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The International Writers Magazine: China

Leah Eades
Xi’an, China, is best known for being the epicentre from which one visits the famous Terracotta Army... but in fact it’s so much more than that. One of the Four Great Ancient Capitals, the walled city offers enough delights on its own to satisfy the budget traveller needing a break from simple sightseeing.


Upon arrival, your first port of call must be to take a stroll above the rooftops along the 8 ½ miles of wall that encompass the Old Town, on which regular and tandem bicycles and golf carts are available for hire. The Drum and Bell Towers are also worth a visit, but on your way to them don’t forget to take in the sometimes baffling but always delicious street food - from sweet potatoes freshly baked to a glutinous sweet rice pudding, you’ll never go hungry in Xi’an. Another gastronomical gem is the city’s Muslim Quarter- you never really expect to see headscarves and halal in China! The highlight of any stay, however, must be the Big Wild Goose Pagoda, nestled just outside of the town walls.

Arrive at around 8pm to be greeted by a majestic water fountain show accompanied by booming classical music, and a fairground atmosphere of families eating candy floss, local choirs doing their thing and an enormous town dance session just around the corner. 

Afterwards return to the Xi’an Shuyuan International Youth Hostel; nestled up against the city wall, they offer a free pick-up service, have relaxing courtyards (complete with a pet terrapin), a pleasant cafe with one of the best cups of tea a Brit in Asia could ever dream of, and a lively bar decorated with an array of Terracotta Warriors, which, should you go at St. Patrick’s Day, you shall find bedecked with shamrocks and all-round Irish cheer- this hostel will put on a celebration with any excuse, and attracts an engaging mix of travellers, expats and locals. The hostel will also happily organise for you day trips to nearby panda sanctuaries and, of course, the Warriors themselves - but this is an unnecessary luxury for those who want to pinch those pennies and go it alone. A short bus ride at a local price from the East Square, opposite Xi’an’s central station, will take you to the Warriors... but first stop off en route at the Huaquing Springs, where the Emperor Xuanzong caused outrage by “frolicking” around with his saucy concubine Yang Guifei back in the Tang Dynasty.

terracotta Today the gardens are a place of quiet beauty which one can admire from the heights above by taking a reasonably-priced cable car. The coolness and calm will be much appreciated afterwards in the hectic tourist bustle you’ll find shuffling between the three pits containing over 7,000 life-size models of warriors and horses arranged in battle formation, one of the most astounding archaeological discoveries of all time...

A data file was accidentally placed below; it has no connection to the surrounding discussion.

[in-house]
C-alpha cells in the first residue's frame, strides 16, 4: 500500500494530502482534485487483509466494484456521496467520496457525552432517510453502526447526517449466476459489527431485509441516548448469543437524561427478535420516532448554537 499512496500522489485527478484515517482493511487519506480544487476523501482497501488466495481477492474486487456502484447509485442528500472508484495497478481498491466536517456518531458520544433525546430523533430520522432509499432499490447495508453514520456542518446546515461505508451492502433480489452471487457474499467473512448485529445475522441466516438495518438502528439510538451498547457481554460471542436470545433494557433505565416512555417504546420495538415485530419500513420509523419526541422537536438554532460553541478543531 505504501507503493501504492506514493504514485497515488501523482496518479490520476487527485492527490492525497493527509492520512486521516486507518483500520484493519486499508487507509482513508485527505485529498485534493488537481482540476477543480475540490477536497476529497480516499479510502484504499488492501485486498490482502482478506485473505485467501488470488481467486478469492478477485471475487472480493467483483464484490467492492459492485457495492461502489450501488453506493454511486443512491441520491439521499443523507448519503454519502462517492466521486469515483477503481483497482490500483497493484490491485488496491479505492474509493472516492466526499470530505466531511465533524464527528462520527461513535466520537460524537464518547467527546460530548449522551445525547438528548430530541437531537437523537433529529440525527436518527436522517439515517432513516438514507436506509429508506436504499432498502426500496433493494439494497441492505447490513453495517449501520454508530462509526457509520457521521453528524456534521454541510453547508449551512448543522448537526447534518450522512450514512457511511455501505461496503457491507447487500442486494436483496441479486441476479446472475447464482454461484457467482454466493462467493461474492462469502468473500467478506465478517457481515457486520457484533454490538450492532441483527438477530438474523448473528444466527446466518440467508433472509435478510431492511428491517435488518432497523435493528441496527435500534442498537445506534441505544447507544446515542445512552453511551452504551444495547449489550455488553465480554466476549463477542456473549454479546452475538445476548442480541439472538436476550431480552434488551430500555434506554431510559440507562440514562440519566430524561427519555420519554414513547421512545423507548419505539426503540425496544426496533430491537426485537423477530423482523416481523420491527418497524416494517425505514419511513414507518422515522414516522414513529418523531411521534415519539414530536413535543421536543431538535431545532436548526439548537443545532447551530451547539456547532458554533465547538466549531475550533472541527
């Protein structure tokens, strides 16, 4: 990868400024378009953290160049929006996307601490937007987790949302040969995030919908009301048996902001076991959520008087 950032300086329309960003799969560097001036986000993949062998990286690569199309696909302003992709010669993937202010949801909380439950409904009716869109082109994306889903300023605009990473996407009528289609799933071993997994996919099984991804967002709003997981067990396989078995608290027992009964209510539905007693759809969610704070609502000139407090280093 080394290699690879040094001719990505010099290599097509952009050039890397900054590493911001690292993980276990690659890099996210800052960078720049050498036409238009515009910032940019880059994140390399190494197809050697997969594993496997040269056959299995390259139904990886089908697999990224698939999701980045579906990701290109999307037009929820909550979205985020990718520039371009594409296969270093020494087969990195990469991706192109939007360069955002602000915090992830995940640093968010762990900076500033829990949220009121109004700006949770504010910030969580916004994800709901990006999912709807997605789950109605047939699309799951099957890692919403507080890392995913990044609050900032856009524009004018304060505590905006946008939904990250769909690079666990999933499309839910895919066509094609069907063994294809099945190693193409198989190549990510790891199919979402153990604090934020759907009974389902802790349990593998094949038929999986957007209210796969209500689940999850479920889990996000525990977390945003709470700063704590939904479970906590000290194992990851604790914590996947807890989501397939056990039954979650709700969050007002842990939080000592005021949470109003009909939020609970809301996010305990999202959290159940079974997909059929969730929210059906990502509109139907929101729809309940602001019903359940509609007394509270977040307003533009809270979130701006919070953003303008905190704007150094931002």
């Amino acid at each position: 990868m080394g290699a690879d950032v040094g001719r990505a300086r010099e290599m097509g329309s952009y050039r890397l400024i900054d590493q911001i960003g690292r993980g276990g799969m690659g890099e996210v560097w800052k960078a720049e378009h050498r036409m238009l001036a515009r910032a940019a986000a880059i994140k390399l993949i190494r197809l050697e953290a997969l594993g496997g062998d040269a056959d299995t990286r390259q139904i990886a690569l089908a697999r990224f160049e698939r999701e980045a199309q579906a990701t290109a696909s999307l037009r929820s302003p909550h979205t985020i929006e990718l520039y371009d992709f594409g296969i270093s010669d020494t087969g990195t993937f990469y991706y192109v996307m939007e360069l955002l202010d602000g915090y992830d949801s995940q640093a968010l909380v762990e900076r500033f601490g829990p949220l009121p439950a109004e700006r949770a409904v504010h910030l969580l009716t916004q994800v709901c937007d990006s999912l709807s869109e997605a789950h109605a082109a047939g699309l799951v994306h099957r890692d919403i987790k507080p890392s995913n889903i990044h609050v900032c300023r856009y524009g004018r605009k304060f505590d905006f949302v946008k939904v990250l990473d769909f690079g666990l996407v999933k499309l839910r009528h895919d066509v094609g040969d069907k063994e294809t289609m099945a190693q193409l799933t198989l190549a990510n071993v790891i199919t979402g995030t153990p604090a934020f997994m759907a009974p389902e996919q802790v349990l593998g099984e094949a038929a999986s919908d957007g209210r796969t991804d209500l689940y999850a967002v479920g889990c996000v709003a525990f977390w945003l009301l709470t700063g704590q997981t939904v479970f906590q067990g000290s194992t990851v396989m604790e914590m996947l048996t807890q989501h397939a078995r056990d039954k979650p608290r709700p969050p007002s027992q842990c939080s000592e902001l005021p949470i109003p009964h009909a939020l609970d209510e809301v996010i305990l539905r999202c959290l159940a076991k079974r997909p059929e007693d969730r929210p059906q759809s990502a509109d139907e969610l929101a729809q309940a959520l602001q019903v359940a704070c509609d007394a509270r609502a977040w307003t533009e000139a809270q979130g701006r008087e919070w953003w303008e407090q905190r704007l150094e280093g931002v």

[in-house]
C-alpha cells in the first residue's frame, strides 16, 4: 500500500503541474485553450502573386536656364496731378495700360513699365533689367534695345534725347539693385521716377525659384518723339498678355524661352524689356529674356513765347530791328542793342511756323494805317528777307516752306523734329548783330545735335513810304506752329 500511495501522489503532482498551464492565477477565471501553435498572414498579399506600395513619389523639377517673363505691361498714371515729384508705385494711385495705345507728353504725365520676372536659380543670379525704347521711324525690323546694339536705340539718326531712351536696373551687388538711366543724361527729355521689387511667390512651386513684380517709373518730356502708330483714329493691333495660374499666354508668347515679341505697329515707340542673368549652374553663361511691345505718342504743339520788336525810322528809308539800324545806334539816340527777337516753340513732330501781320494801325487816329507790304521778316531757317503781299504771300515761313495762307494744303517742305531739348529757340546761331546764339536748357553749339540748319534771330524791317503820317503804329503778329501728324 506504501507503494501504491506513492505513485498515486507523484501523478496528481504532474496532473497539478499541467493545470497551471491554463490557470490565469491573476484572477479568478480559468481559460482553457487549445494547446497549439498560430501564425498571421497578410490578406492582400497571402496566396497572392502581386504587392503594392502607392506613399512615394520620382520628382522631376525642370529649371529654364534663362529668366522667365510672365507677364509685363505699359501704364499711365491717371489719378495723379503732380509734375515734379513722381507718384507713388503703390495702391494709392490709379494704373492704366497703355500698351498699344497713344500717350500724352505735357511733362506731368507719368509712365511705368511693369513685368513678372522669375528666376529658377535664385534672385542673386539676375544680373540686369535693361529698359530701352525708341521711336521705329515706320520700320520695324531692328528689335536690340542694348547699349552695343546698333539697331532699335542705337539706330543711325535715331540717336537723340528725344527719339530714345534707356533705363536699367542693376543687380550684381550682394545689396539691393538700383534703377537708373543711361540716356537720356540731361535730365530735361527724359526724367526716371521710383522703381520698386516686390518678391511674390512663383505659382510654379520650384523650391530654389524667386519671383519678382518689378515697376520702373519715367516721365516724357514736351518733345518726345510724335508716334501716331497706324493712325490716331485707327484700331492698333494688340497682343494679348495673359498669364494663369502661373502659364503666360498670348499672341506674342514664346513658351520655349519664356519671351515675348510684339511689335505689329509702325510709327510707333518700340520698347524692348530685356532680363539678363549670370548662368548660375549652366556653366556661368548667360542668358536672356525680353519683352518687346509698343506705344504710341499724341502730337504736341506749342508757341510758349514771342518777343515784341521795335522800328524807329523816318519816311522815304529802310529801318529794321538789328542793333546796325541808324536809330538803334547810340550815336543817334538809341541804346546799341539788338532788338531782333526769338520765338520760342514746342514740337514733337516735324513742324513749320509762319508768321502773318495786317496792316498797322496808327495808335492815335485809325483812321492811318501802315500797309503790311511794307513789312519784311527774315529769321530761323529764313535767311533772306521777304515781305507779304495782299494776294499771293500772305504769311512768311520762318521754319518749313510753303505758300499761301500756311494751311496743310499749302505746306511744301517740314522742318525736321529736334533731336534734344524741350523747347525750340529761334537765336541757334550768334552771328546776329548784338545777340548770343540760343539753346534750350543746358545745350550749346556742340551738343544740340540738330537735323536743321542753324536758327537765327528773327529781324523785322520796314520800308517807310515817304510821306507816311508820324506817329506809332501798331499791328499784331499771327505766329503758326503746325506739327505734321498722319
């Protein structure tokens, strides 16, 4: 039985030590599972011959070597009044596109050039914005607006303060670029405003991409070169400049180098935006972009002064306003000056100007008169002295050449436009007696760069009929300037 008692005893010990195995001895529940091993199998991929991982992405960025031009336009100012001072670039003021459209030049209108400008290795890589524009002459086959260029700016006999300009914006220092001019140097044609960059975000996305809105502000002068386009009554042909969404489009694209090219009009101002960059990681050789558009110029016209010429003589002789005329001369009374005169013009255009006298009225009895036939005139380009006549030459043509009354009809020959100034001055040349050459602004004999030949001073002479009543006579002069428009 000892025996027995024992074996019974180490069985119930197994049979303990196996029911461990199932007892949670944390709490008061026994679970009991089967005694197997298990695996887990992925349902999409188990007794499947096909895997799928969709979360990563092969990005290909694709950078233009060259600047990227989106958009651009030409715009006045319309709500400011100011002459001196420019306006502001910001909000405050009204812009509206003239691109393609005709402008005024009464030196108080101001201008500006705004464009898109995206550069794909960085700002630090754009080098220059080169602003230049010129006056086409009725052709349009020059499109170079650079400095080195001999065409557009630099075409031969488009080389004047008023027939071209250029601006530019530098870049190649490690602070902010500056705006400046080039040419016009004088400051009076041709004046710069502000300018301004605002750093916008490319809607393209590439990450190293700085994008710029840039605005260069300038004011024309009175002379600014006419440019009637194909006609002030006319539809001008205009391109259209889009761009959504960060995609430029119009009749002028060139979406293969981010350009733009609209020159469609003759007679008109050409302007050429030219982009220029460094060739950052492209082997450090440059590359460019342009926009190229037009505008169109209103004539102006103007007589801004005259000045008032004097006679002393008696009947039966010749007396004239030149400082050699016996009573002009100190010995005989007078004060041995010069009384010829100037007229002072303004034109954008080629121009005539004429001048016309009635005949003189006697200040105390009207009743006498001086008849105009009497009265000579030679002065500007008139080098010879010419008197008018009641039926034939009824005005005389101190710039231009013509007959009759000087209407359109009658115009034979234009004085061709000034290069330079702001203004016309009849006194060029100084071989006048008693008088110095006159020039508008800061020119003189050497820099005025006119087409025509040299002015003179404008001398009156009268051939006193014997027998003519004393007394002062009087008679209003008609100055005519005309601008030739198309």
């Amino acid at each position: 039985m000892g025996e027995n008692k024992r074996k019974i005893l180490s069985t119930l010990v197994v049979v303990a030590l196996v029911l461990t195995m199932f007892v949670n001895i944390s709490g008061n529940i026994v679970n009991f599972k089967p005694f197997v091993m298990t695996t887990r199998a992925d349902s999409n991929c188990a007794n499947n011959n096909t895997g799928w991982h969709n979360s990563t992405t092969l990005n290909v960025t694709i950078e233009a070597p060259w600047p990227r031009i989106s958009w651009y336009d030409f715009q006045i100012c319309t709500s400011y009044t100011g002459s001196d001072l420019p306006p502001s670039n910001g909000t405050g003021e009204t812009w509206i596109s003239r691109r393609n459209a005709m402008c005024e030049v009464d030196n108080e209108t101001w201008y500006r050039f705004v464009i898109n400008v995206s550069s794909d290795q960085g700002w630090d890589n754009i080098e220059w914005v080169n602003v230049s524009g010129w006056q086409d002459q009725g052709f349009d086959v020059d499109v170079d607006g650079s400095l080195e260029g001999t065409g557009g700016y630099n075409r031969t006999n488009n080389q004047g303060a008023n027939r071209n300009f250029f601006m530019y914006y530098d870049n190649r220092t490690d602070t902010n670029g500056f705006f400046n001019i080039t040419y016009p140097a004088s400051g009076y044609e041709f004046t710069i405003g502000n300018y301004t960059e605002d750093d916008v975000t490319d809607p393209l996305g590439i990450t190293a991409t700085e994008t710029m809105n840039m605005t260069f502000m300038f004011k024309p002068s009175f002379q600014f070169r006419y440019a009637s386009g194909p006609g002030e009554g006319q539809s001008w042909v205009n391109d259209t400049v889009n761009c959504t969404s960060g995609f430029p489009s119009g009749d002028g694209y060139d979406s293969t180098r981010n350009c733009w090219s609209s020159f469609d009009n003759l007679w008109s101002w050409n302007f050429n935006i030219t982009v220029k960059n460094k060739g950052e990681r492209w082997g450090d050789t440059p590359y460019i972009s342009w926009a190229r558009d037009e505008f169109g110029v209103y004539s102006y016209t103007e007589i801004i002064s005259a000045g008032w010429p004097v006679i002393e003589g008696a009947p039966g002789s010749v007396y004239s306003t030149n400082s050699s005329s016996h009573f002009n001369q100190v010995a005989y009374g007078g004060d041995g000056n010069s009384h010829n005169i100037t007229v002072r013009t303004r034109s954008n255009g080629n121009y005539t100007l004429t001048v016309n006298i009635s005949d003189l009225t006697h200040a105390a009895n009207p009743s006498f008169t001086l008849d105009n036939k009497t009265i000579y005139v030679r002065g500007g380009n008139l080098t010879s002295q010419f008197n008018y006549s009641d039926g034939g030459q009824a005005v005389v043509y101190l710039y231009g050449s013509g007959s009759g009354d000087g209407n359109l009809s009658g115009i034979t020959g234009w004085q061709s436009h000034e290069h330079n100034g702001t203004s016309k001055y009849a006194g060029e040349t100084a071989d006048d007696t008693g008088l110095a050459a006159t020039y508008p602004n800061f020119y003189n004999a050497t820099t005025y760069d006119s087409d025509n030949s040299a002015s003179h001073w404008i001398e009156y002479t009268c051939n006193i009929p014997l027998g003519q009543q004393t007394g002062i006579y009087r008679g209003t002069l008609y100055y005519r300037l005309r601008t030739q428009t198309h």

Whether or not it will be these that form your impression of Xi’an, or the charming vitality of the city, I’ll leave it to you to judge! After the Terracotta Warriors we were feeling flat. We'd been to see the army in a painfully hungover state then returned to get the sleep we'd missed out on, and it was now nearing night ime. We were in that dazed and bleary mindset that follows an unexpected nap. Someone mentioned that if you head outside the city walls and find the Big Goose Pagoda as evening set in, there would be a music and fountain show. Soon we were on the bus looking for signs of large deified poultry.

We did not find oversized Geese, but nevertheless the pagoda was hard to miss. It was giant, and floodlit so that it shone ethereally in the darkness, reminding us of just how far from home we were. Its base was crawling with locals, and it seemed that a fairground had been set up for the show. Young families hooked ducks, and children screamed over candyfloss. Hunched old women pushed trolleys around selling unrecognisable delicacies, which we bought be indicating the size we wanted with our hands, and the price in Yuan with our fingers. The vendors smiled at us with a benign twinkle in their eyes: O! Poor ignorant foreigners! Look how they try! As we struggle to pronounce “Thank you” in Mandarin they laugh outright, and we join in: Yes! We are hopeless! We know!

We wander. Around one corner we come across a male voice choir practicing. The lined faces of wizened old men, who look like they could have stepped straight out of a folk tale, are dwarfed by those of the taller, concentrating youths, but all have the same identical look, eyes shut, mouths spread into wide “o”s.  Their women watch proudly, gossiping amongst themselves and giggling. Big Goose

The melody is incomprehensible to us, but rises and falls in a way that one never hears in English churches or glee choirs. Another corner, and here we stumble across some sort of mass exercise dance workout; it seems the whole town and its dog fill the square, children with their parents and old biddies together, stretching and turning as music blasts out all around. Who leads and who follows, we can’t tell.

But this still wasn’t the fountain show that we were looking for. Not that we knew what we were looking for. We continued our way through the crowds, and eventually we heard it: strains of classical music carrying on the breeze. We followed, and the crowds became thicker. And suddenly we had tumbled straight into it: fountains embedded at the base of the pagoda shot jets of water high into the velvety sky, illuminated so that the very water looked alight. The classical music swelled and as it did so so did the springs, and together they danced. The crowd was hushed here, just watching. As were we.
© Leah Eades September 2010
leaheades at
Gao Fu

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